28. 28.

    One could object that the revenge-breeding notions are somewhat less important than truth (see e.g. Maudlin 2007). Yet, the discussion in Sect. 5 makes it clear that revenge-breeding notions can express key facts of the object-theories.

  29. 29.

    See Glanzberg (2004), Parsons (1974), Simmons (1993, 2015) and Murzi and Rossi (2018b).

Notes

Acknowledgements

Open access funding provided by Paris Lodron University of Salzburg. I am grateful to Volker Halbach and Hartry Field for helpful exchanges on revenge paradoxes and model-theoretic semantics, and to an anonymous referee for useful comments. Special thanks are due to Julien Murzi for detailed feedback and extensive discussions that have led to significant improvements.

Funding

I am grateful to the Austrian Science Fund (FWF), Grant No. P2971-G24, for generous financial support during the time this paper was written.

References

  1. Asenjo, F. G. (1966). A calculus of antinomies. Notre Dame Journal of Formal Logic, 7(1), 103–105.CrossRefGoogle Scholar
  2. Bacon, A. (2013). Non-classical metatheory for non-classical logics. Journal of Philosophical Logic, 42(2), 335–355.CrossRefGoogle Scholar
  3. Bacon, A. (2015). Can the classical logician avoid the revenge paradoxes? Philosophical Review, 124(3), 299–352.CrossRefGoogle Scholar
  4. Beall, J. (2006). True, false and paranormal. Analysis, 66(2), 102–114.CrossRefGoogle Scholar
  5. Beall, J. (2007a). Prolegomenon to future revenge. In J. Beall (Ed.), Revenge of the Liar (pp. 1–30). Oxford: Oxford University Press.Google Scholar
  6. Beall, J. (Ed.). (2007b). Revenge of the Liar. Oxford: Oxford University Press.Google Scholar
  7. Beall, J. (2009). Spandrels of truth. Oxford: Oxford University Press.CrossRefGoogle Scholar
  8. Blamey, S. (2002). Partial logic. In D. M. Gabbay & F. Guenthner (Eds.), Handbook of philosophical logic (2nd ed., Vol. V, pp. 261–353). Dordrecht: Kluwer Academic Publishers.CrossRefGoogle Scholar
  9. Caie, M. (2012). Belief and indeterminacy. Philosophical Review, 121(1), 1–54.CrossRefGoogle Scholar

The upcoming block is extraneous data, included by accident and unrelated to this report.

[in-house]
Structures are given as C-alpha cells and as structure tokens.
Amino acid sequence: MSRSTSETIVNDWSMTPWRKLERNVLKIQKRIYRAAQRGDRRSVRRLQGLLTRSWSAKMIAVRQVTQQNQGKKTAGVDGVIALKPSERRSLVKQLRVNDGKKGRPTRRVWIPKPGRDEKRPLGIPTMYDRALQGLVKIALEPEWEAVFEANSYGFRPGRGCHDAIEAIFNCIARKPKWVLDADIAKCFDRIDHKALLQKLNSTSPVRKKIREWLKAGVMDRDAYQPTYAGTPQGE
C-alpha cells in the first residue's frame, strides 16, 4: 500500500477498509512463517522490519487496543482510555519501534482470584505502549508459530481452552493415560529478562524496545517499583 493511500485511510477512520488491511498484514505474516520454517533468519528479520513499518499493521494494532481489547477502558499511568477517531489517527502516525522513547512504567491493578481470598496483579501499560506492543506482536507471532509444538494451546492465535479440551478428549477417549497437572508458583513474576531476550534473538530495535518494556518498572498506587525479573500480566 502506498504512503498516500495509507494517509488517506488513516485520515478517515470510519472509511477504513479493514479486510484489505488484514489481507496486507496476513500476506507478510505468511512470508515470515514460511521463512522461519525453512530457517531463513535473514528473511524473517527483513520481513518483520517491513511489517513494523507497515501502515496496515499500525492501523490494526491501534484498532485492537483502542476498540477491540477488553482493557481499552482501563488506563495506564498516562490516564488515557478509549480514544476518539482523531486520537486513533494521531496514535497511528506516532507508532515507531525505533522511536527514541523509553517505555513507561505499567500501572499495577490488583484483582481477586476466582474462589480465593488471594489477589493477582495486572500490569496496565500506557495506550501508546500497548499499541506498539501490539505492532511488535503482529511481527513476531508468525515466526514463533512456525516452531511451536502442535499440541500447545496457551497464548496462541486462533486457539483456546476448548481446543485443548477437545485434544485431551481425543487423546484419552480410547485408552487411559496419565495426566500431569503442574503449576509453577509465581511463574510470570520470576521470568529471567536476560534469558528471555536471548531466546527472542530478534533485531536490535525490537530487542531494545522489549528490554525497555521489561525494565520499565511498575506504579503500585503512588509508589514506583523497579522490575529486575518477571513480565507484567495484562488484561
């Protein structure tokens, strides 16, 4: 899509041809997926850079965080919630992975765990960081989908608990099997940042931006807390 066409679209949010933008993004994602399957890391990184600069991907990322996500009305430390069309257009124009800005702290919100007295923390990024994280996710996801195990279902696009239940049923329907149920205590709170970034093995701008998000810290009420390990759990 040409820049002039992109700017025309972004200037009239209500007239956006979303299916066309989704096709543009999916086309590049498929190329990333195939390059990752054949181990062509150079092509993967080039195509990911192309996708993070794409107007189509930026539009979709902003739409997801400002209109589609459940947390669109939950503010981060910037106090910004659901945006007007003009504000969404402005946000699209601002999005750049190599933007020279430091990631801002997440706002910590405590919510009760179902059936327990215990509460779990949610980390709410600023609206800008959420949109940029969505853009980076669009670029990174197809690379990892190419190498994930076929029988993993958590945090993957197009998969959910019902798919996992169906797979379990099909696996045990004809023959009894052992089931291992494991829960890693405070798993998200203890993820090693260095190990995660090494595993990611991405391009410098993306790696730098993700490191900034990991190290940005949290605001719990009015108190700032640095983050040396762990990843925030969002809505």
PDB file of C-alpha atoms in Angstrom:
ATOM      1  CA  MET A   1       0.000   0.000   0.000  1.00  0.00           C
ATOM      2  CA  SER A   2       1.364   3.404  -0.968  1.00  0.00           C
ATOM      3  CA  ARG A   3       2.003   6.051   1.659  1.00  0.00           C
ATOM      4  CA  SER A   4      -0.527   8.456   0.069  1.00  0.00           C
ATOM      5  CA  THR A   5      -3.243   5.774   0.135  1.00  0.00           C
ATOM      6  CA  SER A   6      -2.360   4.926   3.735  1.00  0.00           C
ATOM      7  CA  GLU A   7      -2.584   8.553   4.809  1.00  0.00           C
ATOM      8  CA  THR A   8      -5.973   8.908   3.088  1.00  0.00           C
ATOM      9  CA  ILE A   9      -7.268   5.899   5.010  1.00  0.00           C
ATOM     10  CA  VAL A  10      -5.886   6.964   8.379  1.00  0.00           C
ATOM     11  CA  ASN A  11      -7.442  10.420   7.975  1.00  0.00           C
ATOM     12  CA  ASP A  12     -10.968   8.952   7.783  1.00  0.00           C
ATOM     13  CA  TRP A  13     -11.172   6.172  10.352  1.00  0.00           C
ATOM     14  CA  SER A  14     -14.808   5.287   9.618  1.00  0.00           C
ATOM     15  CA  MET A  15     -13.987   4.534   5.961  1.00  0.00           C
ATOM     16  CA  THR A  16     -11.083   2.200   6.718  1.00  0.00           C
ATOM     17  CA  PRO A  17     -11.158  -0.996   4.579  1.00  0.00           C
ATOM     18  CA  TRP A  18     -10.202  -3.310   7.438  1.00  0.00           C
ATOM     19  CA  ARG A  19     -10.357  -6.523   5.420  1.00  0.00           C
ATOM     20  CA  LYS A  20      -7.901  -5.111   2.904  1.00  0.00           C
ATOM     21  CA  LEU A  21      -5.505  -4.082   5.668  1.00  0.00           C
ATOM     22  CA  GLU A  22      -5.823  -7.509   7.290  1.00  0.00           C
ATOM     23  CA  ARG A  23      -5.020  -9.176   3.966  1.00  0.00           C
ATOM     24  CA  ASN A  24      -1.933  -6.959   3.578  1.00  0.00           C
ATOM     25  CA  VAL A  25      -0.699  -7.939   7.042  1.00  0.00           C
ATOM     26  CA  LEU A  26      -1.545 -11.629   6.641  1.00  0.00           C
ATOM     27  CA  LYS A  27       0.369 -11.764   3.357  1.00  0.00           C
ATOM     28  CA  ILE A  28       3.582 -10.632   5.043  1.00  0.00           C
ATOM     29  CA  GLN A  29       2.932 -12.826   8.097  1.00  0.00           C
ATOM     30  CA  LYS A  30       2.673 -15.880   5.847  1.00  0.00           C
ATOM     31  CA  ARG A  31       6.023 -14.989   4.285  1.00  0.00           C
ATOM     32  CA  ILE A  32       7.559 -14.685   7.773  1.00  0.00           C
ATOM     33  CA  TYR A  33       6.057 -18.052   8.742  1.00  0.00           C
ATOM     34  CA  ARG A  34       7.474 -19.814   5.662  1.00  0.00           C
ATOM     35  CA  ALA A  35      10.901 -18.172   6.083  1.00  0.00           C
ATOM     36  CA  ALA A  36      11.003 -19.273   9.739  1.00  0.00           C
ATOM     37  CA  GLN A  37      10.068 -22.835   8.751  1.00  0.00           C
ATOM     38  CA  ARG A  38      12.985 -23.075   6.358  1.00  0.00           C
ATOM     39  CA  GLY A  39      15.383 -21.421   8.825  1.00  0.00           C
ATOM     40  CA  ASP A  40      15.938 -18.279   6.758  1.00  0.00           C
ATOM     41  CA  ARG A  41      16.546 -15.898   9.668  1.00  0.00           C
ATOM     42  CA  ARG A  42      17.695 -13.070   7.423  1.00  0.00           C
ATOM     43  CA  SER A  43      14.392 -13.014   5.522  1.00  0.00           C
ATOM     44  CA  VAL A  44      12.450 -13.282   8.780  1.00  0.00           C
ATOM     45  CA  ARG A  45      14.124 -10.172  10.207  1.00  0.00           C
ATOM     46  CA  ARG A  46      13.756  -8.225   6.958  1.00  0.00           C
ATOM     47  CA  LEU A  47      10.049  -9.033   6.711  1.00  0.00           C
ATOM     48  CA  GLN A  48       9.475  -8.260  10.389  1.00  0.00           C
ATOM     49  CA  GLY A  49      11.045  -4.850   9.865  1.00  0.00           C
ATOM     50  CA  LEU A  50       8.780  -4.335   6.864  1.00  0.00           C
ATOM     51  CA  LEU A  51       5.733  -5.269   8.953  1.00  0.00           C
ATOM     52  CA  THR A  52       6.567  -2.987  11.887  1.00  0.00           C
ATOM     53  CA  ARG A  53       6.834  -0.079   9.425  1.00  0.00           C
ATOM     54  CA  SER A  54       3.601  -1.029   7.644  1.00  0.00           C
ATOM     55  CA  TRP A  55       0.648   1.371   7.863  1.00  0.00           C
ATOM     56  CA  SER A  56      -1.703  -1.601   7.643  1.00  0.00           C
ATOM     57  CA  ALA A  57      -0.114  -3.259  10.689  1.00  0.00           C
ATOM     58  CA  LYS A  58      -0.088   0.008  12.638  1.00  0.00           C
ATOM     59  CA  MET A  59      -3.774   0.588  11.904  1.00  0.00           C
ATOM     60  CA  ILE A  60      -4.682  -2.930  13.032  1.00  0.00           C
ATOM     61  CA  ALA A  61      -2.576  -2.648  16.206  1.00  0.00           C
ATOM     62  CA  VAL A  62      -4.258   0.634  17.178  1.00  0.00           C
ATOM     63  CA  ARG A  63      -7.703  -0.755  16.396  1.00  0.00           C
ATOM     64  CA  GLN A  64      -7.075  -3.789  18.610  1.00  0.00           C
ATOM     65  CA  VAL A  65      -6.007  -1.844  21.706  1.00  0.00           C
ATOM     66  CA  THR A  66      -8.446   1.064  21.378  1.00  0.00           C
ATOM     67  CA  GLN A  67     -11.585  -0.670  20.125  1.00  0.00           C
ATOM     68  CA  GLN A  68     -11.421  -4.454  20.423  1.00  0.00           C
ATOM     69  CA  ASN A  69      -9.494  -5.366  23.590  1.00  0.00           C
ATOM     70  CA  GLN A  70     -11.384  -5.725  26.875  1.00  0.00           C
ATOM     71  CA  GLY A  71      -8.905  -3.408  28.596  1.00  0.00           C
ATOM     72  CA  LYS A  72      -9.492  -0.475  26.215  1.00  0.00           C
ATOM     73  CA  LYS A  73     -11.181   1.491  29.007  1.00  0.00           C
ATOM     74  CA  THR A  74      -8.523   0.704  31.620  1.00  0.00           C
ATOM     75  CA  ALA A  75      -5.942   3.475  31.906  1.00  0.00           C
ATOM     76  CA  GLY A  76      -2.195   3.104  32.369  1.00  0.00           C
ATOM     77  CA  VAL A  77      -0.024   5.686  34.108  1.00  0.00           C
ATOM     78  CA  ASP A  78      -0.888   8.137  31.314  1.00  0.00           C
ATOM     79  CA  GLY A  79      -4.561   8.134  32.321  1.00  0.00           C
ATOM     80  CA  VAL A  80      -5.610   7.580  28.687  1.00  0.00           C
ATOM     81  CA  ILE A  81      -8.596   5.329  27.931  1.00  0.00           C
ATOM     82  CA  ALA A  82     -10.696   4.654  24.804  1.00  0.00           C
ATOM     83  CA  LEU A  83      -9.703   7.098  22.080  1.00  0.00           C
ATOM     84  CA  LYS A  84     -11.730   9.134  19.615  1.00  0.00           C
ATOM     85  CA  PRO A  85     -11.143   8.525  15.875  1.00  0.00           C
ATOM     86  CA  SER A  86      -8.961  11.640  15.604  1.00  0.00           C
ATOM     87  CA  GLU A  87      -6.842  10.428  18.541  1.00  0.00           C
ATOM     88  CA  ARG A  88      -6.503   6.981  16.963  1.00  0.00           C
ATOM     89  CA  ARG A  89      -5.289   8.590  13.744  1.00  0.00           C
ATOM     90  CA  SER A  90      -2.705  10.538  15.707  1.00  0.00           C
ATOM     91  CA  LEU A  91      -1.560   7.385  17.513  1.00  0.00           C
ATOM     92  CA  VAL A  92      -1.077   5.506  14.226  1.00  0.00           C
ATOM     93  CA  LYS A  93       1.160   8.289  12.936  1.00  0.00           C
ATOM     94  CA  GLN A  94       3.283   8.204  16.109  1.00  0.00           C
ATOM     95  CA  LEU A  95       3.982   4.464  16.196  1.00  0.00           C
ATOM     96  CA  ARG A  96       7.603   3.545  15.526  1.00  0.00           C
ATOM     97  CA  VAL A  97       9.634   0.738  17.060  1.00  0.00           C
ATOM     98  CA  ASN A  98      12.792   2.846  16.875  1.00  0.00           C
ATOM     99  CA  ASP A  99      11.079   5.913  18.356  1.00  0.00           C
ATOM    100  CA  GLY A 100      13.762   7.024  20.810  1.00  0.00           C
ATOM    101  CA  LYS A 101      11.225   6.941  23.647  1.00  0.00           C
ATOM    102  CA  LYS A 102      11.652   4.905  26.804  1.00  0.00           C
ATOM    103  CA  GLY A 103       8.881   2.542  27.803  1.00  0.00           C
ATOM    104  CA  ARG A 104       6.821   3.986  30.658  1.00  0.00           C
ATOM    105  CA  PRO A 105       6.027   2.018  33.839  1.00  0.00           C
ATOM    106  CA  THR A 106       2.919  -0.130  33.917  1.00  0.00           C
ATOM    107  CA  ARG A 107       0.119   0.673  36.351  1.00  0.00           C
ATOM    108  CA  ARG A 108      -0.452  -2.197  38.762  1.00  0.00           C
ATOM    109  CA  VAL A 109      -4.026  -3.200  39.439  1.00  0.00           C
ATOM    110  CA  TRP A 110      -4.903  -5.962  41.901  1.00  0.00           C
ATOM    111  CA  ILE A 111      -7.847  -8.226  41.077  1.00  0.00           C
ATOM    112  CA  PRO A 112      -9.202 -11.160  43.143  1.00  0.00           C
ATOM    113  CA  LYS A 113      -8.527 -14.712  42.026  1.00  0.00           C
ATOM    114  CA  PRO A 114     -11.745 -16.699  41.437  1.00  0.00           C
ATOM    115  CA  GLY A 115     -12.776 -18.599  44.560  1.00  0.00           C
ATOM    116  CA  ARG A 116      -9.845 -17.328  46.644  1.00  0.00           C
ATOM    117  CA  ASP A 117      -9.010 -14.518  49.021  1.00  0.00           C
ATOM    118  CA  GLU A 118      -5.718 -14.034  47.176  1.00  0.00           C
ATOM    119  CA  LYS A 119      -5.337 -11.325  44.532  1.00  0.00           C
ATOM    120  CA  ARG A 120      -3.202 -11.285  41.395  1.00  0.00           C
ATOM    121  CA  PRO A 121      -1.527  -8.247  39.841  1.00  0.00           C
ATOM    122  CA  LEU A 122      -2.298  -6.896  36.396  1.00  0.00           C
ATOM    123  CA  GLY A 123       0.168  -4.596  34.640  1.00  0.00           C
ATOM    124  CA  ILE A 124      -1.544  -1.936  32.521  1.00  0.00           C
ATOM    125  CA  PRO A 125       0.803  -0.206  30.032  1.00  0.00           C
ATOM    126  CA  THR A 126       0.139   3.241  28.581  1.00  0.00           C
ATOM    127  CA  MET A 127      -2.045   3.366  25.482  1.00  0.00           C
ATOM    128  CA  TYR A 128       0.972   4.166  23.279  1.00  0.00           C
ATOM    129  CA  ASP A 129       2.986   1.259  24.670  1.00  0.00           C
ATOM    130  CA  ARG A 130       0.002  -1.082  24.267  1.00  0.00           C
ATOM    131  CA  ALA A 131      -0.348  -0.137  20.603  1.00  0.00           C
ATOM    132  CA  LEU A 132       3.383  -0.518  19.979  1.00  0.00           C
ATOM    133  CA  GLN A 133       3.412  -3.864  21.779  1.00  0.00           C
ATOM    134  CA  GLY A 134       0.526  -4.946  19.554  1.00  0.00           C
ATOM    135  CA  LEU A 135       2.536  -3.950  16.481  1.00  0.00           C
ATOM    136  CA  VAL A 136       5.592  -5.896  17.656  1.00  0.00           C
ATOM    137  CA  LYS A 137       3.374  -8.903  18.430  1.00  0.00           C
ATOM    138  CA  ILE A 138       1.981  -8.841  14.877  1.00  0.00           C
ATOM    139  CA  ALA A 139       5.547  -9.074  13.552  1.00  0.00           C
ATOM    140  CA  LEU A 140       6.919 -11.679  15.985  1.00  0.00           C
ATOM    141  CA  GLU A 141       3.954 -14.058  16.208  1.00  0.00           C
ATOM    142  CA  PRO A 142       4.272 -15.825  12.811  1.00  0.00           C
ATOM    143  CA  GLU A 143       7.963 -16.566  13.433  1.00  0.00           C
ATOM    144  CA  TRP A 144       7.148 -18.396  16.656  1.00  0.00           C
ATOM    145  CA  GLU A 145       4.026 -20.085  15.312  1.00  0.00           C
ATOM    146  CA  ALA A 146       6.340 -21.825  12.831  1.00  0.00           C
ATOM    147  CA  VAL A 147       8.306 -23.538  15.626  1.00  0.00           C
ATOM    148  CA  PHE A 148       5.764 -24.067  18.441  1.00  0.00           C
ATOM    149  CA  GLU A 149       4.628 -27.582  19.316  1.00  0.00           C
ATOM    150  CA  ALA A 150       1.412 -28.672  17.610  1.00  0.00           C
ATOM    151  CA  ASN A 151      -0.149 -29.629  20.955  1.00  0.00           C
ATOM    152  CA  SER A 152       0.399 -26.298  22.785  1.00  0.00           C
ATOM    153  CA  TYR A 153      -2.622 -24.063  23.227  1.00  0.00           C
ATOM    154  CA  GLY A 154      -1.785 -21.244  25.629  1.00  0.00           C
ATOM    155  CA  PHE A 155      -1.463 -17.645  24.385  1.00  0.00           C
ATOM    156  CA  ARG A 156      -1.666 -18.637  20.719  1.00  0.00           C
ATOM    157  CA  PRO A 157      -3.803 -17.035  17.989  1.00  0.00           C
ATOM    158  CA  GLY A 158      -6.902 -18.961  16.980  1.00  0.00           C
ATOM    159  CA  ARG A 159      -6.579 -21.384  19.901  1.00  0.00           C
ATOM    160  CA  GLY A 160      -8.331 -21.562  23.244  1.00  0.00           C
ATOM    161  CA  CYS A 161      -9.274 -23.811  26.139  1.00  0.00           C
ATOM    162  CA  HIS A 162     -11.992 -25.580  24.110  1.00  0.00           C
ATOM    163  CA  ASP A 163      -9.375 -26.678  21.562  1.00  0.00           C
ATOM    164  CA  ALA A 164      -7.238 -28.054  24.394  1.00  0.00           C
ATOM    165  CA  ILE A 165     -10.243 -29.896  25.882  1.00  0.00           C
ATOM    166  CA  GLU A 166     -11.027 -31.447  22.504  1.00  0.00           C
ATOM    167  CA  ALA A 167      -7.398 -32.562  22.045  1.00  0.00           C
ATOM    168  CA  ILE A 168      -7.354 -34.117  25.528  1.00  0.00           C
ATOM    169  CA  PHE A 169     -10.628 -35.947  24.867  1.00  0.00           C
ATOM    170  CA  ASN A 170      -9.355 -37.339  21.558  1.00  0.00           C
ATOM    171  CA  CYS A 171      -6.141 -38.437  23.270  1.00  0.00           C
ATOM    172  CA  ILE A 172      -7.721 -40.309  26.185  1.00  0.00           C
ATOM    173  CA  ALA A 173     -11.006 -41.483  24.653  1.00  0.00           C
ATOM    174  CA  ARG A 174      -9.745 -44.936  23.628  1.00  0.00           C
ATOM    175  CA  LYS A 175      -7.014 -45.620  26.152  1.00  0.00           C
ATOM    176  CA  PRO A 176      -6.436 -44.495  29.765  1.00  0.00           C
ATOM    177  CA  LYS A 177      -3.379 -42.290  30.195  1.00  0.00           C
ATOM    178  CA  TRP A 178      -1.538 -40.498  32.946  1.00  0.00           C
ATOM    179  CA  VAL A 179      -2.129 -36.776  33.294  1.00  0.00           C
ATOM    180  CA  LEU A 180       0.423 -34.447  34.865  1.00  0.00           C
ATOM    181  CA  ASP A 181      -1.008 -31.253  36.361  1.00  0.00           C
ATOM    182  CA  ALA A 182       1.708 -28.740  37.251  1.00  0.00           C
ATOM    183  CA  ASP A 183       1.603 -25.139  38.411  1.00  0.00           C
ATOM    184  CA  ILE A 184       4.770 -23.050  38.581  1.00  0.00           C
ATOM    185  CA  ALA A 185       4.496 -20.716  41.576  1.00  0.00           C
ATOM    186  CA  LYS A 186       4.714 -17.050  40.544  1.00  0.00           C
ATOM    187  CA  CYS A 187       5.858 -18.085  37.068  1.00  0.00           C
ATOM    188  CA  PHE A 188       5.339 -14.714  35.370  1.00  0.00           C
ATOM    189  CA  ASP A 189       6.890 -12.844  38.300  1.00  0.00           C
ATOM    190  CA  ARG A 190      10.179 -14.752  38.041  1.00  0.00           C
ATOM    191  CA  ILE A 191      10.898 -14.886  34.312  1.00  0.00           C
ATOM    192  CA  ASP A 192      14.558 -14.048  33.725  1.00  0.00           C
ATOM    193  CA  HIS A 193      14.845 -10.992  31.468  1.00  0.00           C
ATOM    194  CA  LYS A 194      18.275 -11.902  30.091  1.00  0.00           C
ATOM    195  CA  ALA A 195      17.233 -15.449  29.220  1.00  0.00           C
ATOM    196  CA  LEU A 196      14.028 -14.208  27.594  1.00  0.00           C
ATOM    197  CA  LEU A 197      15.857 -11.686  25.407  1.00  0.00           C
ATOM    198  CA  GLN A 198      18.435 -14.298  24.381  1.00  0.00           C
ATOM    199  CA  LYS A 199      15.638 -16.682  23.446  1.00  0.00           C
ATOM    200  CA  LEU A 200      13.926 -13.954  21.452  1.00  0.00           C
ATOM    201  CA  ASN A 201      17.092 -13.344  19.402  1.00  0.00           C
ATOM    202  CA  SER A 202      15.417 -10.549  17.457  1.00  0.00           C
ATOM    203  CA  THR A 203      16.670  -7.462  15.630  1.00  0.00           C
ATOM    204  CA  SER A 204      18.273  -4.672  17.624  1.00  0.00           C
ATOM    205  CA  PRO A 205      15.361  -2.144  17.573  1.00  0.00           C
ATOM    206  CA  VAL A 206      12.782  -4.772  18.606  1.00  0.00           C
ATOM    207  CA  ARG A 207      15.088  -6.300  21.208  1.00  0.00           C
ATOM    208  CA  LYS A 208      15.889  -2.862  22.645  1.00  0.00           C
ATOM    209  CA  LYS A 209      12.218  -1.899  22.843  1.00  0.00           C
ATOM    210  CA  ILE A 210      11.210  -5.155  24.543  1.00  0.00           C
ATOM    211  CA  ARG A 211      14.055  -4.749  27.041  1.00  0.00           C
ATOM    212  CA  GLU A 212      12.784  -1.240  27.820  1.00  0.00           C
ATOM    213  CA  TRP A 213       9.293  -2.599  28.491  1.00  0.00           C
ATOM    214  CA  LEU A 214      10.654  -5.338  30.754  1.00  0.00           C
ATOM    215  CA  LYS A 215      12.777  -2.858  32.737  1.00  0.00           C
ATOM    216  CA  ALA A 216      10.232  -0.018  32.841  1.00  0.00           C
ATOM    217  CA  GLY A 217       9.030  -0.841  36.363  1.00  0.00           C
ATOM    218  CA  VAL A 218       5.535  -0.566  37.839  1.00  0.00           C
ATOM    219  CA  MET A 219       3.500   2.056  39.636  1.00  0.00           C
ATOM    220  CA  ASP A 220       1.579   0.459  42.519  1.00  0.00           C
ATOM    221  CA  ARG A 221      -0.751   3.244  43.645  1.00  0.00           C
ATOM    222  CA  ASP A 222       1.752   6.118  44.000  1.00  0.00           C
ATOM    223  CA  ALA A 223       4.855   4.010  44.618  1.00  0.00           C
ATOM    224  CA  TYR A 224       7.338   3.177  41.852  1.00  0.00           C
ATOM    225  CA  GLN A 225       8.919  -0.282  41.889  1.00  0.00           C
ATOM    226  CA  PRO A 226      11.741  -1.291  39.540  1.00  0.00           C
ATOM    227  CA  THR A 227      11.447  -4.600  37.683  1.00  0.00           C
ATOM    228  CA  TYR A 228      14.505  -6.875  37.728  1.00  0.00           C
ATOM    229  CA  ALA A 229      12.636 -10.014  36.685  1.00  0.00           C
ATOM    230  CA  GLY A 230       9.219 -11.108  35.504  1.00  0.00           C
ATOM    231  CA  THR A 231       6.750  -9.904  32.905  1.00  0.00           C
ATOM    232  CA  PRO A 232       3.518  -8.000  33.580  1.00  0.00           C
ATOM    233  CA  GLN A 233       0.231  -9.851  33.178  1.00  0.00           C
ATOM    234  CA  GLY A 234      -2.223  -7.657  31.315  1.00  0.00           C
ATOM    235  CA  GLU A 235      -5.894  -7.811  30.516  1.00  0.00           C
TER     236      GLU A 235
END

10. Chemla, E., Égré, P., & Spector, B. (2017). Characterizing logical consequence in many-valued logic. Journal of Logic and Computation, 27(7), 2193–2226.Google Scholar
  11. Chierchia, G., & McCconnell-Ginet, S. (2000). Meaning and grammar: Introduction to semantics (2nd ed.). Cambridge: MIT Press.Google Scholar
  12. Cieśliński, C. (2007). Deflationism, conservativeness and maximality. Journal of Philosophical Logic, 36, 695–705.CrossRefGoogle Scholar
  13. Cook, R. (2007). Embracing revenge: on the indefinite extensibility of language. In J. Beall (Ed.), Revenge of the Liar (pp. 31–52). Oxford: Oxford University Press.Google Scholar
  14. Davidson, D. (1967). Truth and meaning. Synthese, 17, 304–323.CrossRefGoogle Scholar
  15. Dummett, M. (1993). Frege: Philosophy of language (Second ed.). Cambridge, MA: Harvard University Press.Google Scholar
  16. Eklund, M. (2007). The liar paradox, expressibility, possible languages. The revenge of the Liar (pp. 53–77). Oxford: Oxford University Press.Google Scholar
  17. Field, H. (1994). Deflationist views of meaning and content. Mind, 103, 249–285.CrossRefGoogle Scholar
  18. Field, H. (2002). Saving the truth schema from paradox. Journal of Philosophical Logic, 31(1), 1–27.CrossRefGoogle Scholar
  19. Field, H. (2003). A revenge-immune solution to the semantic paradoxes. Journal of Philosophical Logic, 32, 139–177.CrossRefGoogle Scholar
  20. Field, H. (2007). Solving the paradoxes, escaping revenge. In J. Beall (Ed.), Revenge of the Liar (pp. 53–144). Oxford: Oxford University Press.Google Scholar
  21. Field, H. (2008). Saving truth from paradox. Oxford: Oxford University Press.CrossRefGoogle Scholar
  22. Field, H. (2013). Naive truth and restricted quantification: Saving truth a whole lot better. Review of Symbolic Logic, 7(1), 147–191.CrossRefGoogle Scholar
  23. Field, H., Lederman, H., & Øgaard, T. (2017). Prospects for a naïve theory of classes. Notre Dame Journal of Formal Logic, 58(4), 461–506.CrossRefGoogle Scholar
  24. Fischer, M., Halbach, V., Kriener, J., & Stern, J. (2015). Axiomatizing semantic theories of truth? The Review of Symbolic Logic, 8, 257–278.CrossRefGoogle Scholar
  25. Glanzberg, M. (2004). A contextual-hierarchical approach to truth and the liar paradox. Journal of Philosophical Logic, 33, 27–88.CrossRefGoogle Scholar
  26. Glanzberg, M. (2014). Explanation and partiality in semantic theory. In A. Burgess & B. Sherman (Eds.), Metasemantics: New essays on the foundations of meaning. Oxford: Oxford University Press.Google Scholar
  27. Halbach, V. (2014). Axiomatic theories of truth (2nd ed.). Cambridge: Cambridge University Press.CrossRefGoogle Scholar
  28. Halbach, V., & Horsten, L. (2006). Axiomatizing Kripke’s theory of truth. Journal of Symbolic Logic, 71, 677–712.CrossRefGoogle Scholar
  29. Halbach, V., & Nicolai, C., (2017). On the costs of nonclassical logic. Journal of Philosophical Logic.  https://doi.org/10.1007/s10992-017-9424-3.
  30. Hill, C. (2014). Meaning, mind, and knowledge. Oxford: Oxford University Press.CrossRefGoogle Scholar
  31. Horsten, L. (2009). Levity. Mind, 118(471), 555–581.CrossRefGoogle Scholar
  32. Horwich, P. (1990). Truth. Oxford: Oxford University Press.Google Scholar
  33. Jech, T. (2002). Set theory, the third (Millennium ed.). Berlin: Springer.Google Scholar
  34. Ketland, J. (2003). Can a many-valued language functionally represent its own semantics? Analysis, 63(4), 292–297.CrossRefGoogle Scholar
  35. Kleene, S. C. (1952). Introduction to metamathematics. Amsterdam: North-Holland.Google Scholar